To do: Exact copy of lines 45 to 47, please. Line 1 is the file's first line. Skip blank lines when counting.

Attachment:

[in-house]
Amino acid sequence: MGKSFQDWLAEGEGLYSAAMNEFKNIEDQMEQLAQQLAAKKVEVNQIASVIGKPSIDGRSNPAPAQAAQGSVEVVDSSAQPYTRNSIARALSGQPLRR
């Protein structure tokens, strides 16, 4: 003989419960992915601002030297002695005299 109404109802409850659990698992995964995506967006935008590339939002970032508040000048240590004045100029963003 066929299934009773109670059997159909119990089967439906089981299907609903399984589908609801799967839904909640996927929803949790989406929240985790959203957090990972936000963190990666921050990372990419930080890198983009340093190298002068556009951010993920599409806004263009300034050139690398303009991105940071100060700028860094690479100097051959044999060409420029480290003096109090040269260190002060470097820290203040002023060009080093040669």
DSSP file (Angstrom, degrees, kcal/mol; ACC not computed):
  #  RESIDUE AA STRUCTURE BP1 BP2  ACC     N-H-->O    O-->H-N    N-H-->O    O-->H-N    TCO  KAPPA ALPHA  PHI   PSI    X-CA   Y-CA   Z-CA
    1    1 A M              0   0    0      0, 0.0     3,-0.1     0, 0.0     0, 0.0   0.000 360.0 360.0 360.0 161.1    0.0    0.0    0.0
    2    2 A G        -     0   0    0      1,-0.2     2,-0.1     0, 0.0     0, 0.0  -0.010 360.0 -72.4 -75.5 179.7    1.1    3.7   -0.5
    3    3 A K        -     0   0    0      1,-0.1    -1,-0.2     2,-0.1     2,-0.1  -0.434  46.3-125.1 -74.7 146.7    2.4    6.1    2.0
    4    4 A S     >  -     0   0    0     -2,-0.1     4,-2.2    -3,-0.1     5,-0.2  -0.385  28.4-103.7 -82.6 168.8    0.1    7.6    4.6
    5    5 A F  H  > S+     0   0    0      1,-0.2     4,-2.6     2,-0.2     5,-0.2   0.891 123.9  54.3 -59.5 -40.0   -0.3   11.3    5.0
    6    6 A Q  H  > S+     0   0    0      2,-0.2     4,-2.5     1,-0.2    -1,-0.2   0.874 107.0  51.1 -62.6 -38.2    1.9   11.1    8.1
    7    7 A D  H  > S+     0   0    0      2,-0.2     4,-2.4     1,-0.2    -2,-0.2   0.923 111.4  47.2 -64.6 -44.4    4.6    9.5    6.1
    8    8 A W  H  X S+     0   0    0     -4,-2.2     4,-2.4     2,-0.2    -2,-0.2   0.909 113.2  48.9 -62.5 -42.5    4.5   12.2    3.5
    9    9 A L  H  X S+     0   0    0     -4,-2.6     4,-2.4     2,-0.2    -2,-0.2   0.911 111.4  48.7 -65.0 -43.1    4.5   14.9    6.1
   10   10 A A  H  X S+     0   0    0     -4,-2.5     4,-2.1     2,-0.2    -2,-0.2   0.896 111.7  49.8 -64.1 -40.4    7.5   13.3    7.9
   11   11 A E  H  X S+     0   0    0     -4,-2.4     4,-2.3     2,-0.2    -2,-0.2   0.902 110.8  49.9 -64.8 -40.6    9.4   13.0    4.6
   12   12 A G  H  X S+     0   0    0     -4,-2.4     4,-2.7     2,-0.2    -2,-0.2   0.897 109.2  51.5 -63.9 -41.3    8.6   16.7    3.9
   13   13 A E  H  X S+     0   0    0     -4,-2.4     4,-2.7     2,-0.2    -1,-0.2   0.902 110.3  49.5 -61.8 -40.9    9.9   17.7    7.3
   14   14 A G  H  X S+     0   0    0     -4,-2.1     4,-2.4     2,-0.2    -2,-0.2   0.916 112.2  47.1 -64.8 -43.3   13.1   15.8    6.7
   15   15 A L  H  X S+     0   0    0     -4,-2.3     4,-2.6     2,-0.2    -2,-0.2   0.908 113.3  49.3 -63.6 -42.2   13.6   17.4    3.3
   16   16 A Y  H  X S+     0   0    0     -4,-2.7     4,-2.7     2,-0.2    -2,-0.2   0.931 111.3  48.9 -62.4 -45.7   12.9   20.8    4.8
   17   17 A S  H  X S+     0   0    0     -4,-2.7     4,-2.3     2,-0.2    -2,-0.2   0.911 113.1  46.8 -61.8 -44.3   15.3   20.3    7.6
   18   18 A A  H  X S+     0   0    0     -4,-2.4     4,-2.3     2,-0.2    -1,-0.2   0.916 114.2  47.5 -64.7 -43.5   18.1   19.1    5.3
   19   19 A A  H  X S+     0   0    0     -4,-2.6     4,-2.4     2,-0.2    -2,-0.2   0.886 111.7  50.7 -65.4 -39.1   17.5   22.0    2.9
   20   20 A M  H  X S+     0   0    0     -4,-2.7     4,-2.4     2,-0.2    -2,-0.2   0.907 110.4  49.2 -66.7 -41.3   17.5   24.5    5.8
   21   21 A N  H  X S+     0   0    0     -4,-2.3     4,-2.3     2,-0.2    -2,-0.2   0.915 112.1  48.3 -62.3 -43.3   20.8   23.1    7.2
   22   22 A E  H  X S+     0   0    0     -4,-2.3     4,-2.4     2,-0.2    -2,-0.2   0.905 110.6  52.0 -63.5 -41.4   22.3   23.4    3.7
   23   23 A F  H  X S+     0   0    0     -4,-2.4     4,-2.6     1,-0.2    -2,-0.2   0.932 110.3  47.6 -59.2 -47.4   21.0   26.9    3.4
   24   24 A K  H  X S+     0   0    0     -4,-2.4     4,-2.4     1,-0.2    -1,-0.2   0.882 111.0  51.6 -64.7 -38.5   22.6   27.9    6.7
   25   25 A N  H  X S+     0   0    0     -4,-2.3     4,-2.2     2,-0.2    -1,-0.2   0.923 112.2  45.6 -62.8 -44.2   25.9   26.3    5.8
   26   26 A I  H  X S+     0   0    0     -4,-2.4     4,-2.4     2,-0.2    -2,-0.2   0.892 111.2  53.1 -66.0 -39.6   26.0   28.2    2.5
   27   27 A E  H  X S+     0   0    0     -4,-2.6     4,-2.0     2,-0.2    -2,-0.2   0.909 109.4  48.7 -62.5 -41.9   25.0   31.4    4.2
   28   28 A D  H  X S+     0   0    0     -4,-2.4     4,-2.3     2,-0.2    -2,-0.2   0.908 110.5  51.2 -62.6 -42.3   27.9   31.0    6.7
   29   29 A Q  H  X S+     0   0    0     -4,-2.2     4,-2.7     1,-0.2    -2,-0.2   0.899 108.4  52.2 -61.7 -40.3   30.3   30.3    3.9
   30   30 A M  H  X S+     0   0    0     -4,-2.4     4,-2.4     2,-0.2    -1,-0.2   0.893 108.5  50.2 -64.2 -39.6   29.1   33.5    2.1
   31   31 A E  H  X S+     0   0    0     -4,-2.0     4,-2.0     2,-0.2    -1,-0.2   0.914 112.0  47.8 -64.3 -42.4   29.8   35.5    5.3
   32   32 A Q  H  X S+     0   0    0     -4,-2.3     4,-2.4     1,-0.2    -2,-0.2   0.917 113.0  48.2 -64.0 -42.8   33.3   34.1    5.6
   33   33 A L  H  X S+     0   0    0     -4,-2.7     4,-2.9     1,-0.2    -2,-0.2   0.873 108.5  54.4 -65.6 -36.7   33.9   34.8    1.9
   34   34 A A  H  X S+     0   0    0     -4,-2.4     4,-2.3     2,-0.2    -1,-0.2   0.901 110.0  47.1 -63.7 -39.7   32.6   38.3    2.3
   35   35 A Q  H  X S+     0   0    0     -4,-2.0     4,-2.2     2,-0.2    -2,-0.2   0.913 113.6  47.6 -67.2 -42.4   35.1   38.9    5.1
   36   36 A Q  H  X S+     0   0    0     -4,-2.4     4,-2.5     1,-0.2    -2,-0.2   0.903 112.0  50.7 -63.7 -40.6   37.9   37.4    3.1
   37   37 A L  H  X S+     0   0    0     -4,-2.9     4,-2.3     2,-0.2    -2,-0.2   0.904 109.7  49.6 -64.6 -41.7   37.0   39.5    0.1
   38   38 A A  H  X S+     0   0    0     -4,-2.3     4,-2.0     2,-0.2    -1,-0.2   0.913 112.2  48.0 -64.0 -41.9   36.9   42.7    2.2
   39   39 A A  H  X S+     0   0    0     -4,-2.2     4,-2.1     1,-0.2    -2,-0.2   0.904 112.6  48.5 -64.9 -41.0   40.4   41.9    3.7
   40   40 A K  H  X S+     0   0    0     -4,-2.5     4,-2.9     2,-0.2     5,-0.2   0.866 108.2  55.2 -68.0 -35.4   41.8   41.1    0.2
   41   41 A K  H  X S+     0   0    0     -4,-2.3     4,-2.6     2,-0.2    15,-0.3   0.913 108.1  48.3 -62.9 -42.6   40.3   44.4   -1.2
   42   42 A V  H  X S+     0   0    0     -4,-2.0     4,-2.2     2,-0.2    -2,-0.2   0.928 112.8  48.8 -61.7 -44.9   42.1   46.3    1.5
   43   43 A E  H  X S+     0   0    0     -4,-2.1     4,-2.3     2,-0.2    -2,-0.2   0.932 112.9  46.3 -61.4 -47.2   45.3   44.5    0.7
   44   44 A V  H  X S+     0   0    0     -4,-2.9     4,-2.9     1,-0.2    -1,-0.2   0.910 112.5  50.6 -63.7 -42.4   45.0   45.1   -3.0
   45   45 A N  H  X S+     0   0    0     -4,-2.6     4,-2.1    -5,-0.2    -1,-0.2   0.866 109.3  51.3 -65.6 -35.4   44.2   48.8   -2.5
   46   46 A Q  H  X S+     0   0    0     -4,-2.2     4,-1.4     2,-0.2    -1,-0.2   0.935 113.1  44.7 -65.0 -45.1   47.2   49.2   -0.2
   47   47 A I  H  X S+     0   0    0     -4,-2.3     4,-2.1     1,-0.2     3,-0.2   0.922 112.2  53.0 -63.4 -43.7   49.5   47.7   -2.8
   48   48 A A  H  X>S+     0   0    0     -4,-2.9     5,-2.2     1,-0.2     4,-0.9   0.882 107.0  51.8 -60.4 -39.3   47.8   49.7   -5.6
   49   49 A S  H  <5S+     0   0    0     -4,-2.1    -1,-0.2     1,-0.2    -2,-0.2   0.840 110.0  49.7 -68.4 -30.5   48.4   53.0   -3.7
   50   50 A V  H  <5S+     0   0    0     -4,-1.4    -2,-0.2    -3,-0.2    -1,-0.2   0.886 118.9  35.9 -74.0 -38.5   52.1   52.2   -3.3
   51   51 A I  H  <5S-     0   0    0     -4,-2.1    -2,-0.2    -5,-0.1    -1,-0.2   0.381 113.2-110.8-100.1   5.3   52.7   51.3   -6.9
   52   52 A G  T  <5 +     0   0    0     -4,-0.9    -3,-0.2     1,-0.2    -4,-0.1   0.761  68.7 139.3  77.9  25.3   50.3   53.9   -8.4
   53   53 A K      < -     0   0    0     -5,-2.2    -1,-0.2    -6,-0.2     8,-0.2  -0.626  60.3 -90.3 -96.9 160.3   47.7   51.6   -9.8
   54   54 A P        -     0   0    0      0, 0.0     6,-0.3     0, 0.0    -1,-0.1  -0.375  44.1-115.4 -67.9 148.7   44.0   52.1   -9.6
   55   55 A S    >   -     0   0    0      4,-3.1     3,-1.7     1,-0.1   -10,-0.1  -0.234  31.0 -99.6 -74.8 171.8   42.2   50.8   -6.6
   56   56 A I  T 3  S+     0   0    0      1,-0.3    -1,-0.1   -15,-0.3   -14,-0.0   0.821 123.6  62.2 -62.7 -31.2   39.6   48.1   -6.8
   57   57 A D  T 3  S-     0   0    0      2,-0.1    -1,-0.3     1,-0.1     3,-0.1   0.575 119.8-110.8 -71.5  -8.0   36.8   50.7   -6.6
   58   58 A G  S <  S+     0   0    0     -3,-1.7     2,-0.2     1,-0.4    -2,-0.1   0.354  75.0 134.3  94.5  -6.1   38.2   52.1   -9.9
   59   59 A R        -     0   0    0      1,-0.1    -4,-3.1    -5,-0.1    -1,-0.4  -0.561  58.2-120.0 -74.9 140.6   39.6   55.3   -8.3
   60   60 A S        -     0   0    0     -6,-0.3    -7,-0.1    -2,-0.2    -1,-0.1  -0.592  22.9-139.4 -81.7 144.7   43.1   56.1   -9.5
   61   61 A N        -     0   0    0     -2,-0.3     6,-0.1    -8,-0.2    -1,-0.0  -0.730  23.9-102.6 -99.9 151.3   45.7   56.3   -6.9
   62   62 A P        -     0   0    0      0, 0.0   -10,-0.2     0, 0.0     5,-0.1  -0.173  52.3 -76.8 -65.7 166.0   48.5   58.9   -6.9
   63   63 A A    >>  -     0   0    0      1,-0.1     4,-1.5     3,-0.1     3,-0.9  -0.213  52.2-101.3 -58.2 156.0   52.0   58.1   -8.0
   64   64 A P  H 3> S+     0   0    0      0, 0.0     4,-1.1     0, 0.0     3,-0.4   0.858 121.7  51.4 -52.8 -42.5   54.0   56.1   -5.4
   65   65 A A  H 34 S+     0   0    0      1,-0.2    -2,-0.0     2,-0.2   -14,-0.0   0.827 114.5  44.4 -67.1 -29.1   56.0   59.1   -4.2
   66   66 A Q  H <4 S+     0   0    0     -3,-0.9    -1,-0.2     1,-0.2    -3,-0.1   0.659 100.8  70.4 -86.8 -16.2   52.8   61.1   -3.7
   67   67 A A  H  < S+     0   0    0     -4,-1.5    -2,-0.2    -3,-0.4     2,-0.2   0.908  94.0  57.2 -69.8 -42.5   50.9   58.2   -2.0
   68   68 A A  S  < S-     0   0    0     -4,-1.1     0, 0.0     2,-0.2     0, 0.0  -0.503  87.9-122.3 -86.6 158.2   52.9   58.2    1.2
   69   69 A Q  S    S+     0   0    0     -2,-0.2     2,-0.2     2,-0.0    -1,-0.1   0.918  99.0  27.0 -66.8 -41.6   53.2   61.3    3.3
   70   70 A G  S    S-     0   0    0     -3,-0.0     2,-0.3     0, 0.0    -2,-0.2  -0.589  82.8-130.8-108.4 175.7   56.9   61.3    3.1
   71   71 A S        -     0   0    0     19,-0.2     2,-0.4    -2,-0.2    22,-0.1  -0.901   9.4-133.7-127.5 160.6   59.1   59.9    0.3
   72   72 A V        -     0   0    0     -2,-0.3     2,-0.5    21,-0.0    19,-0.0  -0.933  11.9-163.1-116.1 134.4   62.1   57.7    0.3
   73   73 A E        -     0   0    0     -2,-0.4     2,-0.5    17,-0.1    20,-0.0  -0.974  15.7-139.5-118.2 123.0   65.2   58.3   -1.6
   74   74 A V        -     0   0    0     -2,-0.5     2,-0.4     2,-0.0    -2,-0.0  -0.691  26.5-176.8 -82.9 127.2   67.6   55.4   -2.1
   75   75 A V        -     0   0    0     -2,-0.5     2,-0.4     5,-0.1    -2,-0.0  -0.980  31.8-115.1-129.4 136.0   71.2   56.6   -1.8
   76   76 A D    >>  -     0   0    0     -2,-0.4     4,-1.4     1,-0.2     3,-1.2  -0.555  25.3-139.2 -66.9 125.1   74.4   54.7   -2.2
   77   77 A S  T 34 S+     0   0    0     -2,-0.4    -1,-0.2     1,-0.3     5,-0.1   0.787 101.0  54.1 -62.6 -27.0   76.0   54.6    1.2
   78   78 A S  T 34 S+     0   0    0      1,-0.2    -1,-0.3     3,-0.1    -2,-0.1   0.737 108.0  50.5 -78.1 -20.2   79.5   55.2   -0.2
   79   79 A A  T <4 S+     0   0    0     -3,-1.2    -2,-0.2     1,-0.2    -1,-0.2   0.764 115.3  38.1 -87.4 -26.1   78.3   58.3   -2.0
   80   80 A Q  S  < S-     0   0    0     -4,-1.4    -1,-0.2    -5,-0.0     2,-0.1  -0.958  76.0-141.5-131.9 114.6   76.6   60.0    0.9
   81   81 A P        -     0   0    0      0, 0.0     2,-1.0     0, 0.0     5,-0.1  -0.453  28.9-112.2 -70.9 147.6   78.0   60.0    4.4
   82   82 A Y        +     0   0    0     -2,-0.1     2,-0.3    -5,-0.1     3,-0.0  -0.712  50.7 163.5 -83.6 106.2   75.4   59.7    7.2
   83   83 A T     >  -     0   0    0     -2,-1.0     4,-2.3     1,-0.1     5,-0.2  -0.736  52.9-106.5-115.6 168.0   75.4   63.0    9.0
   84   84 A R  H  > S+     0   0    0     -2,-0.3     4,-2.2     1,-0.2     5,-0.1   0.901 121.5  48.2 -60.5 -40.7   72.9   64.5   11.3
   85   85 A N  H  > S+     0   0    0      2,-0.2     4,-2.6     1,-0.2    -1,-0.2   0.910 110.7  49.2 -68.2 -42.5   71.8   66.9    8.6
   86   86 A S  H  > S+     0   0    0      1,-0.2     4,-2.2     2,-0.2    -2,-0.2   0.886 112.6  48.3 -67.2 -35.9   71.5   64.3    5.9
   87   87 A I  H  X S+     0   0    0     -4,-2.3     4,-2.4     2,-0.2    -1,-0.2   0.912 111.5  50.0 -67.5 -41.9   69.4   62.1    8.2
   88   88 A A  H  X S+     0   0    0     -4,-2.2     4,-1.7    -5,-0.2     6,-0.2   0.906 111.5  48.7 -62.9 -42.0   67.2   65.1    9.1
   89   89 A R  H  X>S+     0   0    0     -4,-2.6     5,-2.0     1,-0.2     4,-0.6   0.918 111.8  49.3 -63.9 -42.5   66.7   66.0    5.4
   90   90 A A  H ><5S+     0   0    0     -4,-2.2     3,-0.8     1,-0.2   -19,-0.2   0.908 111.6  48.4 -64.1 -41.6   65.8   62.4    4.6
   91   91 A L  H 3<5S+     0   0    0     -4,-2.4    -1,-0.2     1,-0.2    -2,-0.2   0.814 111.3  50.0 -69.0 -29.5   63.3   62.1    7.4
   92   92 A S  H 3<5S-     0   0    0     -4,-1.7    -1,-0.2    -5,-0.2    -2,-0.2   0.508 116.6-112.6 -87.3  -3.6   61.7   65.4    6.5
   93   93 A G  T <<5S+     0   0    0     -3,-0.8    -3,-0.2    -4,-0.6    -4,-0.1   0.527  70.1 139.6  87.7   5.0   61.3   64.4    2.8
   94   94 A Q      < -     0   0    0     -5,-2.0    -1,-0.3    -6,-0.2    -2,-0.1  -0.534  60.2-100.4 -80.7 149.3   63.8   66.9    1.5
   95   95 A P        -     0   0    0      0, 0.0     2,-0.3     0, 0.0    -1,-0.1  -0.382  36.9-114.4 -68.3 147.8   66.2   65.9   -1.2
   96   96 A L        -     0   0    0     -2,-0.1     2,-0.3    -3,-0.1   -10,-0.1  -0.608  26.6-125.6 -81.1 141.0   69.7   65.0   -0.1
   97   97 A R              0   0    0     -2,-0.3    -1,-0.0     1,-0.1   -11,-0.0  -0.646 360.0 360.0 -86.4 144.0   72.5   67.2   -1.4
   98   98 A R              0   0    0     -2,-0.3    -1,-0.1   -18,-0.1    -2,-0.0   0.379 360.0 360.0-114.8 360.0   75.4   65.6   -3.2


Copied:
   40   40 A K  H  X S+     0   0    0     -4,-2.5     4,-2.9     2,-0.2     5,-0.2   0.866 108.2  55.2 -68.0 -35.4   41.8   41.1    0.2
   41   41 A K  H  X S+     0   0    0     -4,-2.3     4,-2.6     2,-0.2    15,-0.3   0.913 108.1  48.3 -62.9 -42.6   40.3   44.4   -1.2
   42   42 A V  H  X S+     0   0    0     -4,-2.0     4,-2.2     2,-0.2    -2,-0.2   0.928 112.8  48.8 -61.7 -44.9   42.1   46.3    1.5